2014 Honda Civic Coupe: The World's Best iPhone Accessory
Your phone is your infotainment system.
From cases to keyboards, we've seen a lot of great iPhone add-ons. But Honda's recently wowed us with one of the best toys you can plug into your smartphone.
It's called the 2014 Civic. It not only offers a seven-inch external navigation screen and a seven speaker sound system, but it can physically move you from one place to another. Try doing that with a pair of Beats.
I spent a pleasant week with the 2014 Civic EX Coupe (starting MSRP $20,290, $21,090 as equipped), which recently underwent a refresh. It joins a redesigned Civic sedan and rounds out one of the best-known lineups in the compact sedan segment.
Even with increased competition, the Civic still holds its own. For 2014, the coupe gets a new continuously variable transmission (CVT). CVTs get a bad rap for droning acceleration and a lack of "feel," but this one was a good match for the 143-hp, 1.8 liter, four-cylinder engine and didn't detract from the driving experience at all. Plus, it helped to deliver 31 mpg in combined driving. Steering and suspension were tighter than the average economy car, and the Civic served up just enough road feel to straddle the line between comfort and performance.
Even with two doors, rear seat legroom is good enough for most adults, and access isn't so bad, either. We're also fans of Honda's LaneWatch, which debuted on the Accord and is now optional on the Civic. A side-view camera offers a live view of the passenger-side blind spot, and is helpful for spotting cyclists and other oncoming traffic.
The 2014 Civic and 2015 Fit also debut Honda's new infotainment system, which eschews a clunky dual-screen setup in favor of a full touchscreen.
I was intrigued by the setup when I tried it out at the Detroit Auto Show, but my enthusiasm soon waned. The audio system lacks a physical volume control, replacing it with a virtual slider. It's supposed to slide as easily as a smartphone screen, but on a bumpy road or at speed, it lacks necessary precision. I rarely got the volume right on the first try.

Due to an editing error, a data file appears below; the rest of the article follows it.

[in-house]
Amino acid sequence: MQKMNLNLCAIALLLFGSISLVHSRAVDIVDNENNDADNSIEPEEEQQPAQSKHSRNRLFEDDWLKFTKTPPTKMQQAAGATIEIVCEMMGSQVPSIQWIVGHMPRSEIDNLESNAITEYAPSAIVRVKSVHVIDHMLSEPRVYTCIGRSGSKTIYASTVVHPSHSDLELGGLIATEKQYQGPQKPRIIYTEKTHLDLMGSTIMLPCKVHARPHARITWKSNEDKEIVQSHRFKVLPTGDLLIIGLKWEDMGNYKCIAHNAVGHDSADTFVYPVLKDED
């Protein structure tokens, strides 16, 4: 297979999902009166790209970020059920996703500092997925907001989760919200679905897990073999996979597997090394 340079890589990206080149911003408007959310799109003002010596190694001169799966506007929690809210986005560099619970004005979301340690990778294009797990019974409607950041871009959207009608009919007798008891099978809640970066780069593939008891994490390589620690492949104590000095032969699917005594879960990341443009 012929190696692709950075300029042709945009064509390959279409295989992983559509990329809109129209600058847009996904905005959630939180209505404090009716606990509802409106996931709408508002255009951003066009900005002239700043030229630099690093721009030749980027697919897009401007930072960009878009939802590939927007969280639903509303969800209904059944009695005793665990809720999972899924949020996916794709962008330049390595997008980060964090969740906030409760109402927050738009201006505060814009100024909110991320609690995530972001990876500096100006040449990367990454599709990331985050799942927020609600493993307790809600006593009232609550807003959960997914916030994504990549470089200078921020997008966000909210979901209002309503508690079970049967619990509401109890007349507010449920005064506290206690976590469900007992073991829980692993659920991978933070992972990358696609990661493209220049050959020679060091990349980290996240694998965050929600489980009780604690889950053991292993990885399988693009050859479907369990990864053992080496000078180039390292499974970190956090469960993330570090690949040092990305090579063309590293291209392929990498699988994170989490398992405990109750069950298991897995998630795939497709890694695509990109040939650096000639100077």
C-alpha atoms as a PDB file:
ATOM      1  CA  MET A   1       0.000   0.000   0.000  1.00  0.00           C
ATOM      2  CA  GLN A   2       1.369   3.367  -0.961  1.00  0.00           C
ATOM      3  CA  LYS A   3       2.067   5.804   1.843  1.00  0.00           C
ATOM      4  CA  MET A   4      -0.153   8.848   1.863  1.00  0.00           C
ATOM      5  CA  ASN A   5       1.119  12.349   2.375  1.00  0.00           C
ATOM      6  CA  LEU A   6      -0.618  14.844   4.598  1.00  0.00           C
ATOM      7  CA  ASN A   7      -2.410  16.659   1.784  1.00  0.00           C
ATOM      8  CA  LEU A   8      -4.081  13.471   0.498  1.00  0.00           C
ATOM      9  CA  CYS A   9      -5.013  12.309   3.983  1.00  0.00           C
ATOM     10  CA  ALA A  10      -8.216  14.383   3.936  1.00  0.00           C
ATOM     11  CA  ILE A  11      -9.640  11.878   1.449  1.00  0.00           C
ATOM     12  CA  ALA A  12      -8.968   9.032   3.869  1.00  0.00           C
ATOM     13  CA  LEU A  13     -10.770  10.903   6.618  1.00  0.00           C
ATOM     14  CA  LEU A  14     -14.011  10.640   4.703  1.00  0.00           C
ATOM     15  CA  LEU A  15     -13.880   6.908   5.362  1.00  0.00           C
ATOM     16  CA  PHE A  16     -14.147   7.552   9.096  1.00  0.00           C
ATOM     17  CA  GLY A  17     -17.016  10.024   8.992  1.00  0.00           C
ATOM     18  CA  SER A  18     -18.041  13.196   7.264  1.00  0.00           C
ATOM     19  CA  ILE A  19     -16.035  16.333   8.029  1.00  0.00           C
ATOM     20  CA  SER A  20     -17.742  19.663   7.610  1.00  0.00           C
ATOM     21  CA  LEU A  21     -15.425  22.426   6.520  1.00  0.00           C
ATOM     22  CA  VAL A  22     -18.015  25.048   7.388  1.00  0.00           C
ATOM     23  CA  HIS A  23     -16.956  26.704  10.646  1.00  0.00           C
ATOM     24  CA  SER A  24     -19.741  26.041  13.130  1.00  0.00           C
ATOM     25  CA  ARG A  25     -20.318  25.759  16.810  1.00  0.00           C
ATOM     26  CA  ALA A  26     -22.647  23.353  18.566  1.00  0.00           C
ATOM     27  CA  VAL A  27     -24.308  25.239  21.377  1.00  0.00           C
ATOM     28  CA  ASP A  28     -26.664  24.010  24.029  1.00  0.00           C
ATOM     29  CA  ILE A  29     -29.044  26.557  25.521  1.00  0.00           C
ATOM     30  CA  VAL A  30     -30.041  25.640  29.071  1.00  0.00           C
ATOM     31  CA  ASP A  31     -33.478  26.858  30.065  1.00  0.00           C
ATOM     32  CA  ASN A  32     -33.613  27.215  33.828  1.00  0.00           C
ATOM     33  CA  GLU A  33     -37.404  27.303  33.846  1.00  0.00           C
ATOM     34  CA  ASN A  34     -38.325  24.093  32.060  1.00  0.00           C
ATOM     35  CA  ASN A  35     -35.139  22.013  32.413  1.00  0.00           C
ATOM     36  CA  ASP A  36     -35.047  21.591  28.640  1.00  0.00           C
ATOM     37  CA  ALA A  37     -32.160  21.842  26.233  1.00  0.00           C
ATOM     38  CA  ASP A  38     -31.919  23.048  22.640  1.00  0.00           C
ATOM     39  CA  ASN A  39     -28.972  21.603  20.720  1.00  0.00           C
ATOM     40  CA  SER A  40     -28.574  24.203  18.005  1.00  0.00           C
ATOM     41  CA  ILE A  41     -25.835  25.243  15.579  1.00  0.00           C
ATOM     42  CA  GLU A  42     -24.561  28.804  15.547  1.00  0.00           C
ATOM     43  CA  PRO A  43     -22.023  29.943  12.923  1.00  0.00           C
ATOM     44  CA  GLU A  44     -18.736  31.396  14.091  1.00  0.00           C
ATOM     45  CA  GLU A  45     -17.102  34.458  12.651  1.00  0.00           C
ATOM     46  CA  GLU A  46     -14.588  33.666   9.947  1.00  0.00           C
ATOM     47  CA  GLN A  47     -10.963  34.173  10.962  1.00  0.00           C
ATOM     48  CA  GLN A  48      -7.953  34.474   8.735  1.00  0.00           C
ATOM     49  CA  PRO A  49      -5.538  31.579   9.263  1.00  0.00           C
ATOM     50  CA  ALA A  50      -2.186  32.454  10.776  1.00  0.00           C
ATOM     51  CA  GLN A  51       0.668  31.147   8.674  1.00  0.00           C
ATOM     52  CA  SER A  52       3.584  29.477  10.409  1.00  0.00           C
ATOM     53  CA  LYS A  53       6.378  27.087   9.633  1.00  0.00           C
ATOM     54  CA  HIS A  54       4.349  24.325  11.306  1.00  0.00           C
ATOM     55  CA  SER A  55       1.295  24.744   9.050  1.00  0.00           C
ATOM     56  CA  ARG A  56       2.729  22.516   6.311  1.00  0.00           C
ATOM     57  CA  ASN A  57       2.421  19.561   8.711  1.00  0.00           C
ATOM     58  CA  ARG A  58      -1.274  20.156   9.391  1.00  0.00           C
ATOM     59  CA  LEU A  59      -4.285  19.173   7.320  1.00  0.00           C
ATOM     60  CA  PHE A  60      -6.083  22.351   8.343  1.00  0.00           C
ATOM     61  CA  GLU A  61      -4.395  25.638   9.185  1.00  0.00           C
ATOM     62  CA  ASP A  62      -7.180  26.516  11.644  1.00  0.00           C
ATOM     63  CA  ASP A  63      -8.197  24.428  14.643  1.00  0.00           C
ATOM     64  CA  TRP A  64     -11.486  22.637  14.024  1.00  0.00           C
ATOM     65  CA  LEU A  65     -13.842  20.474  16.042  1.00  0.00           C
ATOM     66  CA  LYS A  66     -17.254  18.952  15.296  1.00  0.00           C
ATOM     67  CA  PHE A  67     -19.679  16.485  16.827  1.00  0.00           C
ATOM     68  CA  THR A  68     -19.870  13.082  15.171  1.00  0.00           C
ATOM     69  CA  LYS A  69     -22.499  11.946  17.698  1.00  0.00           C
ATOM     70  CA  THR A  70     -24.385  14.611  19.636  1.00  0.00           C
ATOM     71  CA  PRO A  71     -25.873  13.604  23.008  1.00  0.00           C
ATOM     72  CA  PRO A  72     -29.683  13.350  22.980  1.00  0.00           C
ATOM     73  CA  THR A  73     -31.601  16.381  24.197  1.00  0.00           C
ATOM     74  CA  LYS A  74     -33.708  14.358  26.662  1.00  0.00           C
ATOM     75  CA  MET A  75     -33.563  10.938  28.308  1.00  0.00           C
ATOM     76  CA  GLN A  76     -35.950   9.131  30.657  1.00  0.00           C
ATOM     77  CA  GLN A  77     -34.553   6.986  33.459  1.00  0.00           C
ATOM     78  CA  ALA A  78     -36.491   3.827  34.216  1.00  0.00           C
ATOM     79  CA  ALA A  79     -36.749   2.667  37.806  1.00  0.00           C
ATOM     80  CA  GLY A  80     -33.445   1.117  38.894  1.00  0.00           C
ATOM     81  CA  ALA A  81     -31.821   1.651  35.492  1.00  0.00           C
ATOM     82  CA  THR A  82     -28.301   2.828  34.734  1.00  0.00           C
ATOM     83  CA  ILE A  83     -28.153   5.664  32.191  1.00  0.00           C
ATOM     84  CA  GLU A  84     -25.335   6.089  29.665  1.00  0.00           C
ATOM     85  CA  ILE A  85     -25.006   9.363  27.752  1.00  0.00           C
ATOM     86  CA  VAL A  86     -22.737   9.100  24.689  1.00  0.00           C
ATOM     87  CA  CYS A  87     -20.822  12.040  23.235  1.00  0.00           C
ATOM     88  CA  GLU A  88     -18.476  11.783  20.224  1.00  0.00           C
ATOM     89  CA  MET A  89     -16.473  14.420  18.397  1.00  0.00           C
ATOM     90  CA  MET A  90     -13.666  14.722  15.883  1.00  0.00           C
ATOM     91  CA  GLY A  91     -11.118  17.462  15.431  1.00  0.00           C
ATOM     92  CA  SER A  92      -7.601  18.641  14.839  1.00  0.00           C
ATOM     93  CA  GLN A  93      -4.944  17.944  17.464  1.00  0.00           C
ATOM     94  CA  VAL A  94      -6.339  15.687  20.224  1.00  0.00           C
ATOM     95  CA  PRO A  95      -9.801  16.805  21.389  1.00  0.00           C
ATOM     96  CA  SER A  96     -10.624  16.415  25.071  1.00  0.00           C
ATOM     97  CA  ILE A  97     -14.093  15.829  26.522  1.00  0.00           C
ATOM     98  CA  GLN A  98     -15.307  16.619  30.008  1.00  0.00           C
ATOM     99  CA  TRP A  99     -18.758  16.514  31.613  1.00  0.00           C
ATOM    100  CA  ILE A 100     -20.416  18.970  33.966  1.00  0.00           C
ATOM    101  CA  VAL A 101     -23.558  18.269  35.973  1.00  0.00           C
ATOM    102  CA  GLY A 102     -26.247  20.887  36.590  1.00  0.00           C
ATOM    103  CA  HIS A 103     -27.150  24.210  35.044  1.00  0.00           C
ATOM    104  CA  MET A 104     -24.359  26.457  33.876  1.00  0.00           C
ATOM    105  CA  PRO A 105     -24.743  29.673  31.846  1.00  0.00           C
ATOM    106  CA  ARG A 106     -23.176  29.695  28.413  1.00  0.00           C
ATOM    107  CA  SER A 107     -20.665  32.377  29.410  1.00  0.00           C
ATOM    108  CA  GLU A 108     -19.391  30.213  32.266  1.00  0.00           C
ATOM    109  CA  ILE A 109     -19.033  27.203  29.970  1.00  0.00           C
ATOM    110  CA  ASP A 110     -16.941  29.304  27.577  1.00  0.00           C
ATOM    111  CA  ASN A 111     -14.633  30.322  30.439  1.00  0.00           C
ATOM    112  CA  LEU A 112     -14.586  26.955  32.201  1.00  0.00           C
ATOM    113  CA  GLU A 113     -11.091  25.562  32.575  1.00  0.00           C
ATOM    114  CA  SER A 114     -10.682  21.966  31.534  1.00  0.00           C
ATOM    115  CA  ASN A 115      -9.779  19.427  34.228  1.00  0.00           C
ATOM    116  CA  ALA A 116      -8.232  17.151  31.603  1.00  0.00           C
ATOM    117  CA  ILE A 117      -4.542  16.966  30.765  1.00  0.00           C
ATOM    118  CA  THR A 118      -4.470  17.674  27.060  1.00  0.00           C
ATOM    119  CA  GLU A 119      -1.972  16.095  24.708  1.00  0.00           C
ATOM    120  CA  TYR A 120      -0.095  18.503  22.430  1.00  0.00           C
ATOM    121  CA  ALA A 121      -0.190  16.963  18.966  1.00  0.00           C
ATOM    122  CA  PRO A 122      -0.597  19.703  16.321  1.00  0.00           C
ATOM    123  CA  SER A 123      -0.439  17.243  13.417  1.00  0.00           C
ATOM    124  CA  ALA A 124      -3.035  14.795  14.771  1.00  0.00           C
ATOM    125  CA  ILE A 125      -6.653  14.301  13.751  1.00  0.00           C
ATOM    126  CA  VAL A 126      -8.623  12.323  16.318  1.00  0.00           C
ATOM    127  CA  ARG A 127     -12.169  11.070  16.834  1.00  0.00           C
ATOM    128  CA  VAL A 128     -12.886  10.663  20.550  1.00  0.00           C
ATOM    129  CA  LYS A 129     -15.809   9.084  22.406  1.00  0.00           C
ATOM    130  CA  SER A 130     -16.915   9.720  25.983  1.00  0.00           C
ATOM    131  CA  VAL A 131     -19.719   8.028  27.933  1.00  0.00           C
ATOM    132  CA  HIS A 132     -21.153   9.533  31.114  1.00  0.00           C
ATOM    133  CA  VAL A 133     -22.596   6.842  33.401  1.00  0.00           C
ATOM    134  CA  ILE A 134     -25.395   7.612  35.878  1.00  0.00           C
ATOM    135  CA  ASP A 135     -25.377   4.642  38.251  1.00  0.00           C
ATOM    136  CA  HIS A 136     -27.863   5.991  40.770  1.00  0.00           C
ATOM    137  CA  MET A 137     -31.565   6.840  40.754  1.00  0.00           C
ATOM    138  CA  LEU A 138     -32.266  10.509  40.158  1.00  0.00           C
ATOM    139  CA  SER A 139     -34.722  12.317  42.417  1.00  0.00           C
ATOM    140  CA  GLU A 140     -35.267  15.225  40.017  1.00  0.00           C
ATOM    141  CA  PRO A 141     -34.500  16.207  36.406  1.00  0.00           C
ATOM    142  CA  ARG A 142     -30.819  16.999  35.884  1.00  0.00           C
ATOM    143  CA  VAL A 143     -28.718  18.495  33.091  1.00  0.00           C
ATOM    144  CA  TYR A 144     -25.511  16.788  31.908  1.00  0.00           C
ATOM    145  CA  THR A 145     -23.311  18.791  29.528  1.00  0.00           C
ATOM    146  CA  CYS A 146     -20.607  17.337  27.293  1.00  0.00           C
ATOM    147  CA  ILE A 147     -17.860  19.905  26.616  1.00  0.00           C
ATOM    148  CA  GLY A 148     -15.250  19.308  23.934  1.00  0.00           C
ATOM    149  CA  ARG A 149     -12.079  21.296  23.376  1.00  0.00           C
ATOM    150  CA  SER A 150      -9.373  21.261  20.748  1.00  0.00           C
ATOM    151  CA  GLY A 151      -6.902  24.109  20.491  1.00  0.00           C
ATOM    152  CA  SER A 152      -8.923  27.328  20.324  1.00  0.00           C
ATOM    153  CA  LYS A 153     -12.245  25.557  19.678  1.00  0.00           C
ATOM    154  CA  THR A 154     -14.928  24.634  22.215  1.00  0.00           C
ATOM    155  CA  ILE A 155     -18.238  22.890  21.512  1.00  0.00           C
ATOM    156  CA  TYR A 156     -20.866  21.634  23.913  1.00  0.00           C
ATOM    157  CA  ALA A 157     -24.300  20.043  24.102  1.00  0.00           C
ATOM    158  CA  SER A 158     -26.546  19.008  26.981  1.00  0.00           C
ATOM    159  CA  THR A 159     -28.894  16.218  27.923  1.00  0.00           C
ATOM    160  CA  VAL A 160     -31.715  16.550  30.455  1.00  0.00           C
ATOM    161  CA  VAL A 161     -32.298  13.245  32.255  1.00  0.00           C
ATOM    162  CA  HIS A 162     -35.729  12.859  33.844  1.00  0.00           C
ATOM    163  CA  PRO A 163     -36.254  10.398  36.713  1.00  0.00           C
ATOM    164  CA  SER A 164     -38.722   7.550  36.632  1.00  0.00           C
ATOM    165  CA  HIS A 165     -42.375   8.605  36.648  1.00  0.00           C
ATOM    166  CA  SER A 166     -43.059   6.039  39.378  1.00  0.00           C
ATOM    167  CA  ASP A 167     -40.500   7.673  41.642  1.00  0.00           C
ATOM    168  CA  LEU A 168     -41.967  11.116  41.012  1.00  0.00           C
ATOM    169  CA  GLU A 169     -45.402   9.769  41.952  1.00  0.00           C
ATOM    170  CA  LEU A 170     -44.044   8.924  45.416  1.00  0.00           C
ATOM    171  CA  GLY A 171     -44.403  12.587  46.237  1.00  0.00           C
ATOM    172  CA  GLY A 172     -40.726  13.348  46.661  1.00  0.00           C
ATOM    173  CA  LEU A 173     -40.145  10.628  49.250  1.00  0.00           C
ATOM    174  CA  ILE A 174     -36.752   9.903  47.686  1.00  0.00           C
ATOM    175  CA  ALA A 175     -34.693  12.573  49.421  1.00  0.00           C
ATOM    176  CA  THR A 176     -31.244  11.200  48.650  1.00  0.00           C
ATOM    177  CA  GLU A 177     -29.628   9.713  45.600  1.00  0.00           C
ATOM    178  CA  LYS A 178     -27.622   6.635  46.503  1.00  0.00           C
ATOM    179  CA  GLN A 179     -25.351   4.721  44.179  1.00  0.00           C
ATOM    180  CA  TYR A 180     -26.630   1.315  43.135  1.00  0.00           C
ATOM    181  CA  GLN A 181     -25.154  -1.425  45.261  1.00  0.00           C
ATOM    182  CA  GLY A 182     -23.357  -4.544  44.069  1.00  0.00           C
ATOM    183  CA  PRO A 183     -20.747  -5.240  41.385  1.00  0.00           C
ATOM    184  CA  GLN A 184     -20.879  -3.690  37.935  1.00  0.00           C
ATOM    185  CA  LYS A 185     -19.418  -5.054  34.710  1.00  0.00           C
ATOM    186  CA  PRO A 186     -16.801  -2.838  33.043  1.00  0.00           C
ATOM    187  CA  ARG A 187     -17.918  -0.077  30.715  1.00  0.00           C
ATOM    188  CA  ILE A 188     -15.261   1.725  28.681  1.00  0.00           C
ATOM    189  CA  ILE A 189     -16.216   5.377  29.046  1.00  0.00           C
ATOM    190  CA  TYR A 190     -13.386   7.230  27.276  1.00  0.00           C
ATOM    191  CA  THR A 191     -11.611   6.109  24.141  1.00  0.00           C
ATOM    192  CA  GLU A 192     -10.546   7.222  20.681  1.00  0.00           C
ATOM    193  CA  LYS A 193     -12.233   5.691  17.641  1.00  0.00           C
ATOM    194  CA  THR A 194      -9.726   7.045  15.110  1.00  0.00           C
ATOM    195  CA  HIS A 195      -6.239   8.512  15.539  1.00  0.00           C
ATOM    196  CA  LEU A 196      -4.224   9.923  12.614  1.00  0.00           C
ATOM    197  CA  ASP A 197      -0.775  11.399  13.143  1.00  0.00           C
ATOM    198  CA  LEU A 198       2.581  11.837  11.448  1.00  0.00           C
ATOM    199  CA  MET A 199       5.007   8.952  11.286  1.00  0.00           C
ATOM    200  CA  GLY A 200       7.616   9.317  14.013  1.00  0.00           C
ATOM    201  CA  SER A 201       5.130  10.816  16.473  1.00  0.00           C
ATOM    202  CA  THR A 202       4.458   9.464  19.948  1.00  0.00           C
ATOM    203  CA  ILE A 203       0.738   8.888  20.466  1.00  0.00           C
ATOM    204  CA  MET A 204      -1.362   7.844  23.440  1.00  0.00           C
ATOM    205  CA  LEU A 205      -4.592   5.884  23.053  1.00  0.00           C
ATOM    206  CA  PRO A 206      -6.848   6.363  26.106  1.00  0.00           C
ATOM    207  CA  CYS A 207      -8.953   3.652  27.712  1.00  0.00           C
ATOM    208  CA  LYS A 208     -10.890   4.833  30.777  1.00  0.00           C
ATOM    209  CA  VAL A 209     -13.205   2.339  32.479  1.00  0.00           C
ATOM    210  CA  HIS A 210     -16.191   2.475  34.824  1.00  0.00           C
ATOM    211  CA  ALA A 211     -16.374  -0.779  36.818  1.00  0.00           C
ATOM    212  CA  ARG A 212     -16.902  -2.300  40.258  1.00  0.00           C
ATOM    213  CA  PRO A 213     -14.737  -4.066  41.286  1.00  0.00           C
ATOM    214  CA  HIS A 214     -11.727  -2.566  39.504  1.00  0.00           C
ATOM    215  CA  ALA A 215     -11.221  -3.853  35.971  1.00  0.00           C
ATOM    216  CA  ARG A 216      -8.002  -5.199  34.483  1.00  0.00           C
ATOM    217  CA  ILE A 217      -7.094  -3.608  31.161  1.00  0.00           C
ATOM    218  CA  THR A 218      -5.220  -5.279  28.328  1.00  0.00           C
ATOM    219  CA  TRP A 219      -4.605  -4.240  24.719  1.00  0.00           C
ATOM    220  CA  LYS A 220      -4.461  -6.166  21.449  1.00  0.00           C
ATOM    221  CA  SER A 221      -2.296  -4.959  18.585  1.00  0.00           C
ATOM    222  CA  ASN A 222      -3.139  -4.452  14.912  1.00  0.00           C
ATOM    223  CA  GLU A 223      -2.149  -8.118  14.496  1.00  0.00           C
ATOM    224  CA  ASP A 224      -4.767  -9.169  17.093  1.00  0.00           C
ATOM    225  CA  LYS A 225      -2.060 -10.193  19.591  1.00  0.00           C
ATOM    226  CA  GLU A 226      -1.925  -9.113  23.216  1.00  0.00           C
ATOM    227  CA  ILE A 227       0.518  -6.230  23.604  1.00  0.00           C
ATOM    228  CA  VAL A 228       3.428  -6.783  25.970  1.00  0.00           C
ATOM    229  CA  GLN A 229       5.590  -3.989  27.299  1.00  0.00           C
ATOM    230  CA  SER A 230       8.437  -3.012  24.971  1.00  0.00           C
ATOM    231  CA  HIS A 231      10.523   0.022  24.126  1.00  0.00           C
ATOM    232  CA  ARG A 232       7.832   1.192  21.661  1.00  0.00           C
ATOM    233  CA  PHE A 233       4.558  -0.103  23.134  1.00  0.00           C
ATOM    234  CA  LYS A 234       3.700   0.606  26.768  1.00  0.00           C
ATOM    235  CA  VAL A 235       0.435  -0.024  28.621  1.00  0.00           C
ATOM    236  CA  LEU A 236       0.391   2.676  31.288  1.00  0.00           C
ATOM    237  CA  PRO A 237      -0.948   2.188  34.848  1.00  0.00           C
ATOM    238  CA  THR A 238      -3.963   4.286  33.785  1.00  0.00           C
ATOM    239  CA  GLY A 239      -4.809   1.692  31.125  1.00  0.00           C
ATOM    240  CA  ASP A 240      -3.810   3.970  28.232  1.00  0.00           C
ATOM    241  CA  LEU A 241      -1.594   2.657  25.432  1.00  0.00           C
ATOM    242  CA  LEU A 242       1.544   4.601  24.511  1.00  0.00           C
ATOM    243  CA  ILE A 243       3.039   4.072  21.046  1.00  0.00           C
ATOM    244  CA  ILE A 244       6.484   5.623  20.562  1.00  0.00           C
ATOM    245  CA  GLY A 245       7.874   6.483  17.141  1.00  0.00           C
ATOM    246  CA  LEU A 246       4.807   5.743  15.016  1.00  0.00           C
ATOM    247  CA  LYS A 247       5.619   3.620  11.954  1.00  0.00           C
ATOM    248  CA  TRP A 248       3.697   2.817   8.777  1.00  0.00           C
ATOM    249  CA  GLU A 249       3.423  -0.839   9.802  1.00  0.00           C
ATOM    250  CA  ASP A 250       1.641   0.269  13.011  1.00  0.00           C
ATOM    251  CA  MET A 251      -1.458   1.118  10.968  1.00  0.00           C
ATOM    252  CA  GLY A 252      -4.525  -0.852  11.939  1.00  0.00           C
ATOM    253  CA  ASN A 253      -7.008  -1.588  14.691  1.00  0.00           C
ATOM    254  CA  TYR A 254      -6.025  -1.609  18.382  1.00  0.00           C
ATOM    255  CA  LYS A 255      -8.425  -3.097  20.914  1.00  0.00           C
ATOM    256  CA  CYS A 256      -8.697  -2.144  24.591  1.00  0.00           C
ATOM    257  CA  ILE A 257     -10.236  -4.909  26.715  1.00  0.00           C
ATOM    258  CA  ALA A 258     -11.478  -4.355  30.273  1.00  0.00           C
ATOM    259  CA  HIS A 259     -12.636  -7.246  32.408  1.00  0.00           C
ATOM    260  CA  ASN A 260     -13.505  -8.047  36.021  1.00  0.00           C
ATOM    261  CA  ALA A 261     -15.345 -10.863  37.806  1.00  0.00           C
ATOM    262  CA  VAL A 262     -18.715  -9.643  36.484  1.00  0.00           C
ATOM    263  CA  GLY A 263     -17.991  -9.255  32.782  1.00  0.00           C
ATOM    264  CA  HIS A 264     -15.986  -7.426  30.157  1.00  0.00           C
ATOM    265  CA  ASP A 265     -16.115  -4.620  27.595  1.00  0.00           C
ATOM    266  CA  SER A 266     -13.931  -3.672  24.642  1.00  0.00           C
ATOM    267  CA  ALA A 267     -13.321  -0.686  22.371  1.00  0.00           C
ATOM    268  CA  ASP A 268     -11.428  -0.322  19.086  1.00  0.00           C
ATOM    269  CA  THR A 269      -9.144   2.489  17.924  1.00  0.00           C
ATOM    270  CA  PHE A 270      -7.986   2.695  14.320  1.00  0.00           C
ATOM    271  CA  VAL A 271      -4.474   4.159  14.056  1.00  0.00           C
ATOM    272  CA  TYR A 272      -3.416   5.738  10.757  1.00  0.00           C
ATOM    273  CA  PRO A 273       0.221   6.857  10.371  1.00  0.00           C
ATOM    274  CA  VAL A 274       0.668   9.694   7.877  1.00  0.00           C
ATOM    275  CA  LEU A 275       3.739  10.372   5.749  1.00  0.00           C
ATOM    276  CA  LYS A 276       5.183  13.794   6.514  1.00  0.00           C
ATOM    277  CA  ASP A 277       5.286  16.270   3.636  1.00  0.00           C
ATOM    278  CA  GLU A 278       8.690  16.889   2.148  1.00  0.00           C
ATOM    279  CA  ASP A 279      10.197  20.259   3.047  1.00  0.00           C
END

There's another issue: The screen only displays features that are relevant to the task at hand. That means your volume control disappears when you're not on the audio screen. If Gotye comes on while you're entering a destination, you'll have to use the steering wheel controls to turn him down.
The test car wasn't equipped with factory navigation, but it did include the option to add Honda's Display Audio, which uses an iPhone 5, 5c, or 5s and a data plan to do the heavy lifting of turn-by-turn directions and map display, in addition to online music streaming services like Pandora.
It works well, with intuitive pinch-and-swipe control on the touchscreen, and is available on all Civics above the LX trim. The app itself only costs $60—a heck of a lot cheaper than factory nav. It does, however, require a splitter cable that plugs into the Civic's USB and HDMI inputs.
The Civic is also the first Honda to include Siri Eyes Free integration—press a button on the steering wheel and you've got access to the iPhone virtual assistant. If you've got Android or an older phone, however, you're out of luck, though Honda expects some Android compatibility in the near future.
Of course, the elephant in the corner of the room is wearing an Apple logo, and it's called CarPlay. Honda is one of the companies set to partner with Apple to launch a CarPlay-equipped vehicle. I reached out to Honda to ask if the 2014 models would be backwards compatible when CarPlay comes out, but they couldn't confirm whether that would be the case.
When it does hit dealerships, I predict that CarPlay will move the needle for what customers demand from their infotainment systems. Display Audio is a great first step, but just can't compete with what's around the bend.
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